Think of Paulson as Mr. Risk. He’s one of the key architects of a more daring Wall Street, where securities firms are taking greater and greater chances in their pursuit of profits.

This is a smart point. And the current pieces should have made it.

But the fundamental problem with these pieces is deeper than a missed observation or clashing versions of the same person. The underlying problem is that they are a species of the Great Man theory that is all too prominent in the business press. In these stories, Paulson is not just the institutional face of the credit crisis, he’s a kind of stand in for that crisis. Rather than scrutiny of the system, of which Paulson is undoubtedly a key part, it’s Paulson front and center.

And so, as with any “great man”, his story needs bits of background that illustrate the formation of his current character. Each piece falls in line with this model.

Newsweek even starts to lay out the mythological groundwork in the first paragraph with Paulson “the former college-football star” who is “carrying the weight of the troubled markets on his shoulders.” Thank you, Atlas.

Bloomberg, going back to the beginning, writes:

Henry M. Paulson Jr. developed a taste for hard work and a love of nature while growing up in Barrington, Illinois, a semirural community of 10,000 about 35 miles from Chicago with large areas of wetlands and forest preserves. Paulson still owns a farm there with his wife, Wendy, whom he married 39 years ago in September. His father was a wholesale jeweler who raised Paulson to be a Christian Scientist and to become an Eagle Scout. At Dartmouth College in Hanover, New Hampshire, Paulson earned a degree in English and was a member of Phi Beta Kappa. He also was an all-Ivy League football player and a member of the Green Key Society, an honorary service group.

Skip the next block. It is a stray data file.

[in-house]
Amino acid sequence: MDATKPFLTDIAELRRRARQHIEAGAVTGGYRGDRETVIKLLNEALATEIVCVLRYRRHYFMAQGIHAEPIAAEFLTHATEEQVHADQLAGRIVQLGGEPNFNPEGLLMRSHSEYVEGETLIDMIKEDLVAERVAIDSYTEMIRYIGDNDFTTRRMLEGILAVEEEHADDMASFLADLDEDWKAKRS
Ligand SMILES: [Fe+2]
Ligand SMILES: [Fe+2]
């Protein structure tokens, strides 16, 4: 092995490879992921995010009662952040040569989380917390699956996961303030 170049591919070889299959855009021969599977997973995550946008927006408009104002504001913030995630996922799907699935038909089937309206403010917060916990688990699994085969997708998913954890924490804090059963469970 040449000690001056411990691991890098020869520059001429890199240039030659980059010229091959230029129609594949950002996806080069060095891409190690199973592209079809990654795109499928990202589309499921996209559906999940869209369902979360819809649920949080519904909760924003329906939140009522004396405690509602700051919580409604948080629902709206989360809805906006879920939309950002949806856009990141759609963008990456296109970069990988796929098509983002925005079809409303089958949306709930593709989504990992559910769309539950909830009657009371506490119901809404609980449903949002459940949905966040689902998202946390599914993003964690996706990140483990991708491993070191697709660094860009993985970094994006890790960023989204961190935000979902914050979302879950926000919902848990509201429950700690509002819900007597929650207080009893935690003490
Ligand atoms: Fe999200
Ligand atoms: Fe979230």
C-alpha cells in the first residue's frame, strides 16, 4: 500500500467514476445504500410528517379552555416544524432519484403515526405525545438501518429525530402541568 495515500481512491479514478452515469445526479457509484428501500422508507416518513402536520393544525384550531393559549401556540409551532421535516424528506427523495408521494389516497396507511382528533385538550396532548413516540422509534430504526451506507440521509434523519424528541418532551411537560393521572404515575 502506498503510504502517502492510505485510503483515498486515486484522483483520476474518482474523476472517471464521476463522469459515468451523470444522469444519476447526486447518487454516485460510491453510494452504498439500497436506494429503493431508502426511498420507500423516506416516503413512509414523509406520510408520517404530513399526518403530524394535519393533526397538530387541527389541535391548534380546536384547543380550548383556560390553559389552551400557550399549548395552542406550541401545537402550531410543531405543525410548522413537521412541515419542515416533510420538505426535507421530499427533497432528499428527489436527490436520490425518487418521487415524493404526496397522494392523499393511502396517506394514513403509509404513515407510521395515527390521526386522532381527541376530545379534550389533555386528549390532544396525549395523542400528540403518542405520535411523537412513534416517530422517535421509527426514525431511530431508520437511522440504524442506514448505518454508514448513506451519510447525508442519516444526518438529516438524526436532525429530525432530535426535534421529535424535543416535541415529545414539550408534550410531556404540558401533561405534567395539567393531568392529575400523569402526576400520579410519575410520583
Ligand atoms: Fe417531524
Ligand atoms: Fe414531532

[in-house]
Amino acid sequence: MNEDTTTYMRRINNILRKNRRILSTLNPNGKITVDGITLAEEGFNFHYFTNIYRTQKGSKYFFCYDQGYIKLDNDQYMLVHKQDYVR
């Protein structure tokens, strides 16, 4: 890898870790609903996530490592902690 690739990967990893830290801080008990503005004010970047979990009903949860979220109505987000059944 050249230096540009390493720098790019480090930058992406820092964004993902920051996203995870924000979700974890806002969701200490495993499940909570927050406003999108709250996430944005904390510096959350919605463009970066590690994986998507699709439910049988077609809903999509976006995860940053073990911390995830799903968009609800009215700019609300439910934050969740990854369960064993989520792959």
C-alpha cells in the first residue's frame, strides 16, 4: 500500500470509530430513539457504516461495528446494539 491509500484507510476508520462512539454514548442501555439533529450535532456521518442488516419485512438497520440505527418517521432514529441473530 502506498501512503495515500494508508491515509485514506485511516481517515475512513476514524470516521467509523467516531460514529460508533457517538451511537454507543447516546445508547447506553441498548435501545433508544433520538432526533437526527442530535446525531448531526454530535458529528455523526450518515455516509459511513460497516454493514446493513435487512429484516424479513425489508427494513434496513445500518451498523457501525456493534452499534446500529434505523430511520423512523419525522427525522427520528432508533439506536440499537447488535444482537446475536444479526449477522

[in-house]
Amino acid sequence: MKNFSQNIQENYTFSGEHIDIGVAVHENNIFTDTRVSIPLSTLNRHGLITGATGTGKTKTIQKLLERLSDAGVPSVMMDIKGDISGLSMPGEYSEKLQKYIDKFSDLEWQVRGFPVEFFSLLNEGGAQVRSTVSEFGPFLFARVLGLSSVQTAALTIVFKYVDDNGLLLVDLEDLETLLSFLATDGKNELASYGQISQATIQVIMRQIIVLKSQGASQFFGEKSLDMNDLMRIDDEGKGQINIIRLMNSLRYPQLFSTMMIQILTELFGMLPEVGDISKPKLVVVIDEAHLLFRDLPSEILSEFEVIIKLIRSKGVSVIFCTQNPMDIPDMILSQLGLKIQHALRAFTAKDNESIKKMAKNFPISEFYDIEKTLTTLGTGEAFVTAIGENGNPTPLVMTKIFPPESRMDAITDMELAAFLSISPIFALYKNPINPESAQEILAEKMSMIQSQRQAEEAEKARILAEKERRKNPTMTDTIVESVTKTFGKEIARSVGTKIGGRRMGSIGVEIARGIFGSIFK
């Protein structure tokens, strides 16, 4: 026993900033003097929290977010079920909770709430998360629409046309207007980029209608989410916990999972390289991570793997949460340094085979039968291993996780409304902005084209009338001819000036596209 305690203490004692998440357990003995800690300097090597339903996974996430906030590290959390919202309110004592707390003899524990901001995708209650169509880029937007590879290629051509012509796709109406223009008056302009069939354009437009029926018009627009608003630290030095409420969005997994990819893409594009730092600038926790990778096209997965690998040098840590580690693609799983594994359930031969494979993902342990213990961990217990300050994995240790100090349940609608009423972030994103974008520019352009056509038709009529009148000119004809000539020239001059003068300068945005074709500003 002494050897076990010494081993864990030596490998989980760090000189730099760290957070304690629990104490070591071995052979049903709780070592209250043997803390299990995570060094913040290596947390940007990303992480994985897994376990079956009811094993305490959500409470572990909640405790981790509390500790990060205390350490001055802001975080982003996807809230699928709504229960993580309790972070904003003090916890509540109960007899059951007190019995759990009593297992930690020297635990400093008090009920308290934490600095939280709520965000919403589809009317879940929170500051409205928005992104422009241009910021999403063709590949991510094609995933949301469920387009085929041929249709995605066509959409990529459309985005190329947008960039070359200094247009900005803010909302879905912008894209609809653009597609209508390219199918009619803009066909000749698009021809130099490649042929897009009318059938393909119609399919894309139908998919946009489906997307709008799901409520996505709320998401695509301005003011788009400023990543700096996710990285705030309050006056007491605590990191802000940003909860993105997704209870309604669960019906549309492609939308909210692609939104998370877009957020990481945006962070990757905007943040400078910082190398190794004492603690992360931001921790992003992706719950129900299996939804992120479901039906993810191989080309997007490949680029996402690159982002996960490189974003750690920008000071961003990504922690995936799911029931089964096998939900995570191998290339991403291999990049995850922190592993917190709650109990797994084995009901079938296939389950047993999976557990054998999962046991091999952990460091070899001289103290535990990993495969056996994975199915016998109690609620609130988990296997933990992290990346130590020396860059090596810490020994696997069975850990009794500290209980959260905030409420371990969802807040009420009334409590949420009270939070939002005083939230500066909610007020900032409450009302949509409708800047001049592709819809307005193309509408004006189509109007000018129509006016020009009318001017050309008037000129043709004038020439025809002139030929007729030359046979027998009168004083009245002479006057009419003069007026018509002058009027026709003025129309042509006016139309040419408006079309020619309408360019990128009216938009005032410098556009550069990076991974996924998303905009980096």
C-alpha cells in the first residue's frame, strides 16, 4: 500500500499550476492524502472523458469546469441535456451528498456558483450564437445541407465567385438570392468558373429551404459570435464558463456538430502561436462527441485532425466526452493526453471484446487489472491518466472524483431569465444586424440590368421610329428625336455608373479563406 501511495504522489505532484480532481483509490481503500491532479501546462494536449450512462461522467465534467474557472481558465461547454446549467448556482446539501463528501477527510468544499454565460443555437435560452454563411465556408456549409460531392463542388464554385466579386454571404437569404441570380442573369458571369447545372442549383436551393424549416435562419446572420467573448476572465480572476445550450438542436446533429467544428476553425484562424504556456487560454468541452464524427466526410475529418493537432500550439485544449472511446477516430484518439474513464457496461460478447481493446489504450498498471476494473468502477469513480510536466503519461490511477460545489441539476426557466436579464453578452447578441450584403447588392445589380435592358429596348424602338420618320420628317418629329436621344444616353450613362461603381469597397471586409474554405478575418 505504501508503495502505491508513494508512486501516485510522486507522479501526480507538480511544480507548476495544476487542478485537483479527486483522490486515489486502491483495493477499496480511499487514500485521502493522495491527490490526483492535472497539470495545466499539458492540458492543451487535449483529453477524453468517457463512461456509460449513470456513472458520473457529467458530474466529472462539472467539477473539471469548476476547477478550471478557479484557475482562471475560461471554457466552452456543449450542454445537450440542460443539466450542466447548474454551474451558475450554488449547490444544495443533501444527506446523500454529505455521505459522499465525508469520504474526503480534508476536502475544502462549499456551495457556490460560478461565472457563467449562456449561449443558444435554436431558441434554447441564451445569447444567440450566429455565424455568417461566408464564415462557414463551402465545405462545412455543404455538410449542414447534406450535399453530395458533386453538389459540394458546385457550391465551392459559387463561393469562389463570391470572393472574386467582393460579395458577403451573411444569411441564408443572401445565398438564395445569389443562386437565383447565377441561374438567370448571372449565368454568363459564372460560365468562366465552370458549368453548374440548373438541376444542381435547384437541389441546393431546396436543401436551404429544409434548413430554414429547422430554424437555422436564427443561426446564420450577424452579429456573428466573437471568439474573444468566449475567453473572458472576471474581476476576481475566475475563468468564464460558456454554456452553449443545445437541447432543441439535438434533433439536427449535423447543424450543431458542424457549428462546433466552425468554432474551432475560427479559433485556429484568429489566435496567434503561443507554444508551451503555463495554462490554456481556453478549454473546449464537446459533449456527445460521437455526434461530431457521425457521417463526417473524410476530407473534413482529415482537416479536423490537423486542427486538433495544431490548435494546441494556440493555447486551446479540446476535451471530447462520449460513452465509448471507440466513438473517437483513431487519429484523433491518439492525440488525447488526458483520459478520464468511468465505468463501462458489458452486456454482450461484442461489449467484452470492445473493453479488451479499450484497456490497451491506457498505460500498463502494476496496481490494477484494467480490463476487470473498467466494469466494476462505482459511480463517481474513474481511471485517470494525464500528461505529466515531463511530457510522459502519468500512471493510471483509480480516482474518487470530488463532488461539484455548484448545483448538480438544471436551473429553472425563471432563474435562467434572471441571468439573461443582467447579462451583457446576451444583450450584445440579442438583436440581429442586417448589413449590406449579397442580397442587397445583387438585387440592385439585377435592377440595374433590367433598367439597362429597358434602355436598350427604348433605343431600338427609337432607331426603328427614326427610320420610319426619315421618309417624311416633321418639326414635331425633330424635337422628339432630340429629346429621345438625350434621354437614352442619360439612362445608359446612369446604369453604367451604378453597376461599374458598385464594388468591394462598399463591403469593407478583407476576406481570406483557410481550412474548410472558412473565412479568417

A profile should have biographical detail, of course, but look at the ones chosen. They support the picture of a man who was in Wall Street but not quite of it, who has strong ties to his family and the natural world, and who is dedicated to cultivating body and mind.

Fortune in particular plays up this view of Paulson, not only with the stock biographical details, but also is more explicit about what they say about the man:

Did you know that Hank Paulson was an Eagle Scout? Paulson, 62, grew up in Barrington Hills, a Chicago suburb, and he still comes across as a straight-shooting, down-to-earth Midwesterner, an image he does nothing to dispel. (Look for his cheap sports watch the next time he is on TV.) A Christian Scientist, he doesn’t smoke or drink, and he’s more likely to spend a Saturday night grilling hamburgers with friends at home than holding forth at a Georgetown salon.

This kind of biographical information shores up Fortune’s headline: “Paulson to the Rescue.”

And its subhead:

He came to Washington reluctantly. His job was almost a backwater. Today his task is momentous, wrestling down the greatest financial crisis of our time.

Trumpets please. And in case you still don’t get it, this sentence appears early on:

Paulson has established himself as a man of action, the tenacious firefighter working alongside Federal Reserve chairman Ben Bernanke to prevent an outright meltdown of the markets or, worse, the economy.

Add to this the photos accompanying the pieces, in which Paulson appears not just in suit and tie but as “Athlete of the Week” in Bloomberg:












And even sometimes with a fish, in Fortune:












Or a bird, in Newsweek:












At this point, Paulson is starting to look like a cross between Joe Namath and someone from Mount Olympus. Forget about Newsweek’s “King” Henry, just head straight to an even higher pay grade.

This wouldn’t be such a problem if the pieces didn’t end up serving as some pretty good pre-publicity for the bailout. By crafting a strong and reliable persona for Paulson, they also implicitly throw weight behind his decisions—even, like it or not, those yet to be made.